Barring the unlikely success of emergency legislation in the U.S. Congress, there won't be ocean cruises to Alaska this summer.
Due to longstanding laws requiring foreign-flagged ships to stop at an international port during U.S. voyages, Canada's decision to ban cruise ships until 2022 effectively put the kibosh on cruise sailings to Alaska from the Lower 48.
But customers will still be able to explore the 49th state with two of the biggest names in Alaska cruising—Princess and Holland America Line.
The two brands, both subsidiaries of Carnival Corporation, are leveraging their on-the-ground Alaskan businesses and partnerships—encompassing hotels, sightseeing buses, and rail cars—to offer vacation packages designed to approximate the Alaskan cruising experience, minus the giant cruise ship.
Arranged via Carnival's Gray Line Alaska operation, weeklong escorted tours for groups of around two dozen people will include visits to Fairbanks, Denali National Park (pictured above), and the Kenai Peninsula, courtesy of deluxe motor coaches and glass-domed trains. Side excursions will show off glaciers, mountains, and wildlife such as caribou and moose. There are even interludes on waterways during short sightseeing boat rides.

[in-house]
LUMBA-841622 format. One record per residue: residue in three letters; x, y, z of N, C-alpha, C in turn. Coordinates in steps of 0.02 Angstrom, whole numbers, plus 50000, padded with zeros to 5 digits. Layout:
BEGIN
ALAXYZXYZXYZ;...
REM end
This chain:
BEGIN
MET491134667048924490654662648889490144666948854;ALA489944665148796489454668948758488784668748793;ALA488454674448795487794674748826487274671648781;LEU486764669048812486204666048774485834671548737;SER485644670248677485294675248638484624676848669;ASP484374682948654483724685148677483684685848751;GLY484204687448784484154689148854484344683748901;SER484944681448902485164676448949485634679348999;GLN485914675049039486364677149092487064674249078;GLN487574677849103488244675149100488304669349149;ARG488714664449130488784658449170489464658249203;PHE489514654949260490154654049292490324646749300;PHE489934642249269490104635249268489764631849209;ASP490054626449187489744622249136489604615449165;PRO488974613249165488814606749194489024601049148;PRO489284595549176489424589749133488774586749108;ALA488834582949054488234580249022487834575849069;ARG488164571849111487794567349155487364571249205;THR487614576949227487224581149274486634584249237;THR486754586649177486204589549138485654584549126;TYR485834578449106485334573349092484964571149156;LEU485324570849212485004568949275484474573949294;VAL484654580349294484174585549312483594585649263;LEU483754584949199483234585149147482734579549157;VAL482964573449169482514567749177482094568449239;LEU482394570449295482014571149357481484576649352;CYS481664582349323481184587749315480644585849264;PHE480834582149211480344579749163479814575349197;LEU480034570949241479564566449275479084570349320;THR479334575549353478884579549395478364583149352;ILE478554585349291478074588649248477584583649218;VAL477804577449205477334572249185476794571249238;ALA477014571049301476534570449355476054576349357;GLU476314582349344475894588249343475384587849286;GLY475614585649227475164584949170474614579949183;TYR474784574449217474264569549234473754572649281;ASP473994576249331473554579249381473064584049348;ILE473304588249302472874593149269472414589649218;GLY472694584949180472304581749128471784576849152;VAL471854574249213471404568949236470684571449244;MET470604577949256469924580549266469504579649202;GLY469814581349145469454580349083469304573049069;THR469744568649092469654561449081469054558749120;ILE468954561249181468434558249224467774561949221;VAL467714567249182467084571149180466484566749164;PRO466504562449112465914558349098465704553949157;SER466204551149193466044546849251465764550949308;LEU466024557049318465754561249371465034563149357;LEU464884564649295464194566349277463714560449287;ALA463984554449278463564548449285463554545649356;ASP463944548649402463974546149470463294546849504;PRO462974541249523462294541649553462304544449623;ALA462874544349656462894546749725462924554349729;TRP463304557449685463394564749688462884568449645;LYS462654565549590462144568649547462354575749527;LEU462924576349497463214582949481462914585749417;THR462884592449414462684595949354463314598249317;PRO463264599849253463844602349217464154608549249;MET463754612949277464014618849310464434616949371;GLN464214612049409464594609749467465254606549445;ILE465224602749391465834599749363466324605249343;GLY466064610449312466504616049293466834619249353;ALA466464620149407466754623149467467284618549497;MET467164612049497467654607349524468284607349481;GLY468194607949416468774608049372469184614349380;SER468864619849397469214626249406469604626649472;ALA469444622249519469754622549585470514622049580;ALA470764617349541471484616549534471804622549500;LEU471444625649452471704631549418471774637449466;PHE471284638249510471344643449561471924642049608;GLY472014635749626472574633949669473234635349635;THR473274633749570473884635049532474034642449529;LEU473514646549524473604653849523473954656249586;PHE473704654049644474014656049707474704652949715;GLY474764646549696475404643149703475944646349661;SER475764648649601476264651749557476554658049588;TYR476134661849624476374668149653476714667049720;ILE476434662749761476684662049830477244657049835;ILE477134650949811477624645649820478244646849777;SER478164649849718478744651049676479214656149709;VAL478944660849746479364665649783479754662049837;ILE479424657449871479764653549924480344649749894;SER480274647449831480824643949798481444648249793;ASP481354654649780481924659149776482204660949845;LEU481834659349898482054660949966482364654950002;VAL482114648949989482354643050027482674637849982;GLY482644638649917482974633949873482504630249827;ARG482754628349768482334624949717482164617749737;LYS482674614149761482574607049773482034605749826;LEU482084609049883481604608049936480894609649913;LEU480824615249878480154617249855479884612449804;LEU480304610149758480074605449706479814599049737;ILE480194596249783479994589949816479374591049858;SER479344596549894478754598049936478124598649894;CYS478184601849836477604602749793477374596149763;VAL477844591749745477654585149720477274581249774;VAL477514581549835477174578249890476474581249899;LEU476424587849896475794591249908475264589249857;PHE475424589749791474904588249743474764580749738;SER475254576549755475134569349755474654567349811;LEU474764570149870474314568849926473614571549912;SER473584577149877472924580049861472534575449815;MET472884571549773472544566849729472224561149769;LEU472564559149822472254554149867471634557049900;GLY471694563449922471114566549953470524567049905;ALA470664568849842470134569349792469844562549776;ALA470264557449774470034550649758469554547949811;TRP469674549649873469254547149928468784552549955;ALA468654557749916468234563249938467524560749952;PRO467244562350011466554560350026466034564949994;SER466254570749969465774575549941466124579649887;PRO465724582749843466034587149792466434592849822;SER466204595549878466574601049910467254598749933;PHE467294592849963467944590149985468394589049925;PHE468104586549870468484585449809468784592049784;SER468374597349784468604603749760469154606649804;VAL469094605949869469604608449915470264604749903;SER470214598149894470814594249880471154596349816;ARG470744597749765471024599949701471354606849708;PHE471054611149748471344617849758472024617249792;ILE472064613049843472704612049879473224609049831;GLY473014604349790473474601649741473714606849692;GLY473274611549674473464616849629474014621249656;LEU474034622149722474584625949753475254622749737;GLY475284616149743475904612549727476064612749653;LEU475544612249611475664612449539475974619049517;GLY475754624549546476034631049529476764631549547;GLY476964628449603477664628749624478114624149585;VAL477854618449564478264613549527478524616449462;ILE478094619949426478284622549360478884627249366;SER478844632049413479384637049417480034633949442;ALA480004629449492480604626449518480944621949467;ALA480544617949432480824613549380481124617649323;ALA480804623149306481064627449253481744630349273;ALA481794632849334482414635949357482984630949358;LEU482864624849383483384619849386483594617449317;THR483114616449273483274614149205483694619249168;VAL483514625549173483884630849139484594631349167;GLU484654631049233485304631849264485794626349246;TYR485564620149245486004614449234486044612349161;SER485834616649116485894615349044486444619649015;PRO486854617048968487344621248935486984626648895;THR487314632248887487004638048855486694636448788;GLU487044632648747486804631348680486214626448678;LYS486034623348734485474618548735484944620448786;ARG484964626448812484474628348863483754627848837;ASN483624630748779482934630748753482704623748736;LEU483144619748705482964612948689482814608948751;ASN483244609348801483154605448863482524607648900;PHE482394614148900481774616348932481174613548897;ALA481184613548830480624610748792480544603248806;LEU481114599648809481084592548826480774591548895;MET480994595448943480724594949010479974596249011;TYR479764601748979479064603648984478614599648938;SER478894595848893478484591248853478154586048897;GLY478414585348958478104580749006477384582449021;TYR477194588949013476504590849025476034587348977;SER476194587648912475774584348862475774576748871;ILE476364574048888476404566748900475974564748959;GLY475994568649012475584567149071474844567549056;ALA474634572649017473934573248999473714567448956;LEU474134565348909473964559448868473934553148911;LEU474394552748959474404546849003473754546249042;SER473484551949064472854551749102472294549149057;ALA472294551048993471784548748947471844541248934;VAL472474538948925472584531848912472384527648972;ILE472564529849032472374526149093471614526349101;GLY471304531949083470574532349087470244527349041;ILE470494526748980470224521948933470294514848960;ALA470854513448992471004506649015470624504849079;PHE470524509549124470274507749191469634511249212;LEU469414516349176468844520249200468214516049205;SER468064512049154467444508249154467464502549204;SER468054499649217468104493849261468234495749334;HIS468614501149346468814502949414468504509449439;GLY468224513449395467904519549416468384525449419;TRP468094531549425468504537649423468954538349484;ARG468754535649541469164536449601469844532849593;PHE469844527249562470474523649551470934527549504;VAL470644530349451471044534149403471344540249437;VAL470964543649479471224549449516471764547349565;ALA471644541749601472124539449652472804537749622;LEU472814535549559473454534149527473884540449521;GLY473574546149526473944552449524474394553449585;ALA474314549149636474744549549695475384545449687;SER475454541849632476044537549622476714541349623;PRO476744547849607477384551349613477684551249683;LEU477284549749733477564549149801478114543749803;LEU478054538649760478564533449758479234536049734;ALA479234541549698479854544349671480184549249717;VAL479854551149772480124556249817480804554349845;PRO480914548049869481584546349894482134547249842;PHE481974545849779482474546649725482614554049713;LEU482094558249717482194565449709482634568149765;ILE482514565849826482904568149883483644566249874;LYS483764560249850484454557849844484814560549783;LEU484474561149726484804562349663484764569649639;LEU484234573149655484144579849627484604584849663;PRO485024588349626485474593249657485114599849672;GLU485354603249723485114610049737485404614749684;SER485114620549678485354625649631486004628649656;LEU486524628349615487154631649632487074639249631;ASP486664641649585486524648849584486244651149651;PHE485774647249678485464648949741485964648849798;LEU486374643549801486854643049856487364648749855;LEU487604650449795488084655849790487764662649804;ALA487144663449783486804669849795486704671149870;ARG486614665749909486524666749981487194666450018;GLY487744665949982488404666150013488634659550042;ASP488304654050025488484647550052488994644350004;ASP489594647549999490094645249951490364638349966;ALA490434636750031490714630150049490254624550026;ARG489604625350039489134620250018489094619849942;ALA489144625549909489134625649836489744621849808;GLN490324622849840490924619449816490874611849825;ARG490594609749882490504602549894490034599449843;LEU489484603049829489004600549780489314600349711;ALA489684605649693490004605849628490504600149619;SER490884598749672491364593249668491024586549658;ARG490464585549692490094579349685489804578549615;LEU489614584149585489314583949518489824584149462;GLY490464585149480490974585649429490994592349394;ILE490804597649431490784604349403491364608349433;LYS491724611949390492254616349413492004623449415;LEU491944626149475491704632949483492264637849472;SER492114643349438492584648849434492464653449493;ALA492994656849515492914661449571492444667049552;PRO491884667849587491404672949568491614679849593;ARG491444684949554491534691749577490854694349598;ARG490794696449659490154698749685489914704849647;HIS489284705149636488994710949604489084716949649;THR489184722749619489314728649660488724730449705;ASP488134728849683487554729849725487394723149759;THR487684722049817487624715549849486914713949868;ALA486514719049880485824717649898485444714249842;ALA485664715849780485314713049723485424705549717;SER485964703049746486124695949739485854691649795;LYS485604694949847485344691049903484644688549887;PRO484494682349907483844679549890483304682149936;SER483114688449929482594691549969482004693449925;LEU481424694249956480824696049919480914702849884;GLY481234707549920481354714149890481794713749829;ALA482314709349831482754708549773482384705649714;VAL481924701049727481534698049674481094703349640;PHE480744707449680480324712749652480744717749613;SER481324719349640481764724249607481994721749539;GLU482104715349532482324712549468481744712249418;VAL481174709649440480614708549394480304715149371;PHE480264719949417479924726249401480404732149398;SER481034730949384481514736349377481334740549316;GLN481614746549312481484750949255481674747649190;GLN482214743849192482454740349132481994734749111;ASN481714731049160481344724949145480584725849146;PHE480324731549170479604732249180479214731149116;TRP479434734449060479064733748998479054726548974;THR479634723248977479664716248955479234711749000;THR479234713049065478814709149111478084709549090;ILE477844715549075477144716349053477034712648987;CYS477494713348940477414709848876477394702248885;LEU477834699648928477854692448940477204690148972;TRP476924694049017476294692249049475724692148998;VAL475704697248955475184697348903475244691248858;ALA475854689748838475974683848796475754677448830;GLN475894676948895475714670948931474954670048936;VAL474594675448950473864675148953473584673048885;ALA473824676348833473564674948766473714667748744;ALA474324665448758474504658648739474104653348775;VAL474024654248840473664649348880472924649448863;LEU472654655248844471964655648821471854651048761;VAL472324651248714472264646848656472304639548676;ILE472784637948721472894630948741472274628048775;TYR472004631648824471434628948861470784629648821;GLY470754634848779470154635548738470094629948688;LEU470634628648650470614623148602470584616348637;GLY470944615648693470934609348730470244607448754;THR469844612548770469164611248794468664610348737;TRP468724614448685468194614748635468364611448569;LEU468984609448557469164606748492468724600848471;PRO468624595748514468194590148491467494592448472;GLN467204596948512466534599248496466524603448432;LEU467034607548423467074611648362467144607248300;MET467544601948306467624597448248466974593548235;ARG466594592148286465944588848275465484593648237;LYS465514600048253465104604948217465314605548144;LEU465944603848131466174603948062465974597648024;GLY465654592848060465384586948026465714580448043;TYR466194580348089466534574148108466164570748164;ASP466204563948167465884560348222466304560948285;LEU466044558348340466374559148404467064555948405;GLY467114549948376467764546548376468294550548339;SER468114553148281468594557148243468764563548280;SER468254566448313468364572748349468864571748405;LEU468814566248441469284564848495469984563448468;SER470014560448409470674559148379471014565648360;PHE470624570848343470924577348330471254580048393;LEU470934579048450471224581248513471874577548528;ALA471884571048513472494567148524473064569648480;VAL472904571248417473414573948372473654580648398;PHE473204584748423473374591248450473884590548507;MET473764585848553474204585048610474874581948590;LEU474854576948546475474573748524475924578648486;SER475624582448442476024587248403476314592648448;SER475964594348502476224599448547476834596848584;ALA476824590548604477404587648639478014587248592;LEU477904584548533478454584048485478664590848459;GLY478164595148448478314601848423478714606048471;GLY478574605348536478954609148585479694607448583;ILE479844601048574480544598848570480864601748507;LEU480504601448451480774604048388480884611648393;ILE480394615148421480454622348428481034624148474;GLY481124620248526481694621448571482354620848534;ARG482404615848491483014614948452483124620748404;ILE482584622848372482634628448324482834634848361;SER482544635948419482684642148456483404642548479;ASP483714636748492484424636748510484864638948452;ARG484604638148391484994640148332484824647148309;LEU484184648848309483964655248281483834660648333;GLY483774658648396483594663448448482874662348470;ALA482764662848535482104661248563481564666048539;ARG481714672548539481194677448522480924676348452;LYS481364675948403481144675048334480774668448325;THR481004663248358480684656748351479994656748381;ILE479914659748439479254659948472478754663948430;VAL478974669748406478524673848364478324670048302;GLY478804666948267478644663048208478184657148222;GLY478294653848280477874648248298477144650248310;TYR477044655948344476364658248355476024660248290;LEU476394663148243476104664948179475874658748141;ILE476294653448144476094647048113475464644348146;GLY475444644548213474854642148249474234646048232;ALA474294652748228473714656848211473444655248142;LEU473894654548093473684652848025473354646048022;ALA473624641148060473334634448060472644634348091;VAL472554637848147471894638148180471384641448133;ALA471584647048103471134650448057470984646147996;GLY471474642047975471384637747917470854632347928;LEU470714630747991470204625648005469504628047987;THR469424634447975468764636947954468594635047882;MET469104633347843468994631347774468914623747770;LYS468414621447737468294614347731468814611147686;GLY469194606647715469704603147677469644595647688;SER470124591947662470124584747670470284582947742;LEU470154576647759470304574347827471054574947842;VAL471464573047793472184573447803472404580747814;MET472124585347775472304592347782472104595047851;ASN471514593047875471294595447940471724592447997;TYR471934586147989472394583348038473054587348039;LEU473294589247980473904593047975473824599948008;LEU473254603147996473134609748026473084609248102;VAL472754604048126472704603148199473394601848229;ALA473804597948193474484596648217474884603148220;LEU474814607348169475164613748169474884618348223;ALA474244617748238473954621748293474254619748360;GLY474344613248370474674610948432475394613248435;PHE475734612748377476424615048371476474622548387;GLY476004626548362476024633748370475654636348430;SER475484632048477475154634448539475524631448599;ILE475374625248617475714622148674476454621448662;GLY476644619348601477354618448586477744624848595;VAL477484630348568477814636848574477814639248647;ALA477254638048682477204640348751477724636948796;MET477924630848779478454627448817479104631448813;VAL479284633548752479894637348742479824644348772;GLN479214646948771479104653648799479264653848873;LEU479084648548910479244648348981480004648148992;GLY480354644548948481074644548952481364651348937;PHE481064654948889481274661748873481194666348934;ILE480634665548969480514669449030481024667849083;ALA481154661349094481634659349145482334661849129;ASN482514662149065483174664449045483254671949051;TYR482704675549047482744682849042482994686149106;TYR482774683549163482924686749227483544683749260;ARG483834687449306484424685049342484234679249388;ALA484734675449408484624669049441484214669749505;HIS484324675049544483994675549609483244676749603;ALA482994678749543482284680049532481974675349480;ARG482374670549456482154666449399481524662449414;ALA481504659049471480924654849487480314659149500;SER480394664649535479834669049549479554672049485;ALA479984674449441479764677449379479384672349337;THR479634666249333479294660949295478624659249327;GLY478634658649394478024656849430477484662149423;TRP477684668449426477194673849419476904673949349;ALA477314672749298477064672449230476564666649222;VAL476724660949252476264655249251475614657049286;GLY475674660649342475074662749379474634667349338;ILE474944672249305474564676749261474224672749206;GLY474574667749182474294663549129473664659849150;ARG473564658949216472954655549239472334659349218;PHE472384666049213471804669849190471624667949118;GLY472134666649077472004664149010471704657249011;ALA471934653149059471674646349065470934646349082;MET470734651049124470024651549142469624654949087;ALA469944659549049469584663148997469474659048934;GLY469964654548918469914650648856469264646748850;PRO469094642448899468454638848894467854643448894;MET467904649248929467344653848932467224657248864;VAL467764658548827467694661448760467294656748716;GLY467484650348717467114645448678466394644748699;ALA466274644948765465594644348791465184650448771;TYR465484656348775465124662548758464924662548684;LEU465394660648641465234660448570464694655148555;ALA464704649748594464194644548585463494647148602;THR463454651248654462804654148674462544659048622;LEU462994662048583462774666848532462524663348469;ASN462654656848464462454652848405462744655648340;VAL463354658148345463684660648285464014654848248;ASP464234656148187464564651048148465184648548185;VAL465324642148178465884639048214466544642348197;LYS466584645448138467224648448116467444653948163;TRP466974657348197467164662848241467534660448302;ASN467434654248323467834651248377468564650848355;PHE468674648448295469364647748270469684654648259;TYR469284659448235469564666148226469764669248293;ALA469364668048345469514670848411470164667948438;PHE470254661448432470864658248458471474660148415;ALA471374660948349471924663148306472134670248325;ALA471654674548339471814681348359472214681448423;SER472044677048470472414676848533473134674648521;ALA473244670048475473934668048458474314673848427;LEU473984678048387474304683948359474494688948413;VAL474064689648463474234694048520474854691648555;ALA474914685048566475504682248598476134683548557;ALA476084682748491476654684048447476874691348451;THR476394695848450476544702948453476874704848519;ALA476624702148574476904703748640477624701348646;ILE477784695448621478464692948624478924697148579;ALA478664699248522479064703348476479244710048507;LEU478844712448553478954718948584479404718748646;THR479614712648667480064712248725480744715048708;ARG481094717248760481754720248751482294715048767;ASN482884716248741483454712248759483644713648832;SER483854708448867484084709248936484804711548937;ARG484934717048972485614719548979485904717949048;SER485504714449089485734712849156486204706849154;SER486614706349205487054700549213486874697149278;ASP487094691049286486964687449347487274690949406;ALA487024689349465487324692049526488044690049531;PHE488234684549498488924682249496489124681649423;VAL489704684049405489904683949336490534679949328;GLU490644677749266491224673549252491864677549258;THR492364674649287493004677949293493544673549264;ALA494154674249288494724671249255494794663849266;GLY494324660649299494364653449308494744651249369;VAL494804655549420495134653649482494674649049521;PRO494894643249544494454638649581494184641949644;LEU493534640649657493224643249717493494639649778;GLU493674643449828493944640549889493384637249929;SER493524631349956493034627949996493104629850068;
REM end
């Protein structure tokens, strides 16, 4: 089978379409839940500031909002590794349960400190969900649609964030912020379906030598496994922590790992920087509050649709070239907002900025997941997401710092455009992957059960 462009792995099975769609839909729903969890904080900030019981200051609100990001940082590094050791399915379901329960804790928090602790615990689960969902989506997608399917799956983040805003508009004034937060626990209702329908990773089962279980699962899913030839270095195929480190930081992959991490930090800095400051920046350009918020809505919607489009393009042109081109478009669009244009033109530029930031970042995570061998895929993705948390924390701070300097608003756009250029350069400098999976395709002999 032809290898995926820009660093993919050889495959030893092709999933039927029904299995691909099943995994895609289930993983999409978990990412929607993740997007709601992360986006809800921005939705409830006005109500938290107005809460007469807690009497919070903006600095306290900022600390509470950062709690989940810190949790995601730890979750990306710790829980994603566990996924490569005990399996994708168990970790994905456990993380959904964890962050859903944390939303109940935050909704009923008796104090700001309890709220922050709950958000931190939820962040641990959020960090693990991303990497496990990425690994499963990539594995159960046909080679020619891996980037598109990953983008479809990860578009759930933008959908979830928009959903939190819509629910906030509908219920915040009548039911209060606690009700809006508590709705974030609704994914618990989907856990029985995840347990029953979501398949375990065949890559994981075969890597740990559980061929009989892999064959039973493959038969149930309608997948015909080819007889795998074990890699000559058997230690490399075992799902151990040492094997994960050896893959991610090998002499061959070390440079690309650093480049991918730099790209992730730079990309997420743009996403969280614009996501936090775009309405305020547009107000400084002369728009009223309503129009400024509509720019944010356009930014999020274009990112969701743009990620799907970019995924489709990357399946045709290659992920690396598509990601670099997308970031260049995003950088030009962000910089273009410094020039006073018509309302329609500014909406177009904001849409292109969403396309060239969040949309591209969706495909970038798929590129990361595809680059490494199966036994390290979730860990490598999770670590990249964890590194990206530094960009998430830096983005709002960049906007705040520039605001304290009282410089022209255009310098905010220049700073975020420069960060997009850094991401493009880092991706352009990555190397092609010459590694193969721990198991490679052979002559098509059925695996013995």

Meals, accommodations, and activities are covered in the price of the package, which starts at $2,599 per person, based on double occupancy. You're on your own for airfare to and from Anchorage.
For more independent vacationers, there are "Explorer" tours that lack the group and tour guide. Those packages start at $1,699 per person, based on double occupancy.
The first escorted and unguided trips kick off in late May, with 6-, 7-, and 8-day itineraries available through early September.
The benefits of relying on a cruise company for your itinerary, transportation, room, and board are the same as on the high seas: convenience and reliability from an experienced, well-established professional organization. After all, Carnival and its offshoots have had these inland services for years. It's just that in 2021, the inland infrastructure is all that the cruise lines have.
But it isn't just major corporations that are feeling the crunch. The Alaskan communities that rely on tourism to support their economies are also hoping a significant number of visitors opt for land-based trips to the state until cruising resumes.
According to Bloomberg, the estimated loss from the suspension of travel to Alaska due to the pandemic is "nearly $1 billion from missed cruise passenger spending and taxes and fees paid by the cruise lines to state and local communities."
Resuming travel to the state will help make up some of that loss and support jobs such as the 600 local positions Carnival intends to rehire after furloughing them last year.
Entering the state no longer requires a negative Covid-19 test, but you should consult Alaska's government website for advice on visiting the state if you choose to do so during the pandemic.
To book one of the land-based Alaska trips from Princess Cruises and Holland America Line, visit GrayLineAlaska.com, call 800/544-2206, or contact your travel advisor.
If you'd rather see Alaska on a fully self-guided basis, we have some suggestions for using a rental car to get up close with the state's glaciers, superlative national parks, and outstanding summer activities.